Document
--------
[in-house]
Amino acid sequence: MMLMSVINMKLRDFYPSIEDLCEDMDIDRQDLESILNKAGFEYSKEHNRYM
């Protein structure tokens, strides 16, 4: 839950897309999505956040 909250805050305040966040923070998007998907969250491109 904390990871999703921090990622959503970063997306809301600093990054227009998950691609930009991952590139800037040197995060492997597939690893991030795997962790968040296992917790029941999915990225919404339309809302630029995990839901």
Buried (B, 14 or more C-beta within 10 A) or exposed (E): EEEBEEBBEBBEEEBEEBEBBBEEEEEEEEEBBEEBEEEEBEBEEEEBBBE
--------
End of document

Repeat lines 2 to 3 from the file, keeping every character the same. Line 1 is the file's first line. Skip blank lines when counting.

Amino acid sequence: MMLMSVINMKLRDFYPSIEDLCEDMDIDRQDLESILNKAGFEYSKEHNRYM
């Protein structure tokens, strides 16, 4: 839950897309999505956040 909250805050305040966040923070998007998907969250491109 904390990871999703921090990622959503970063997306809301600093990054227009998950691609930009991952590139800037040197995060492997597939690893991030795997962790968040296992917790029941999915990225919404339309809302630029995990839901």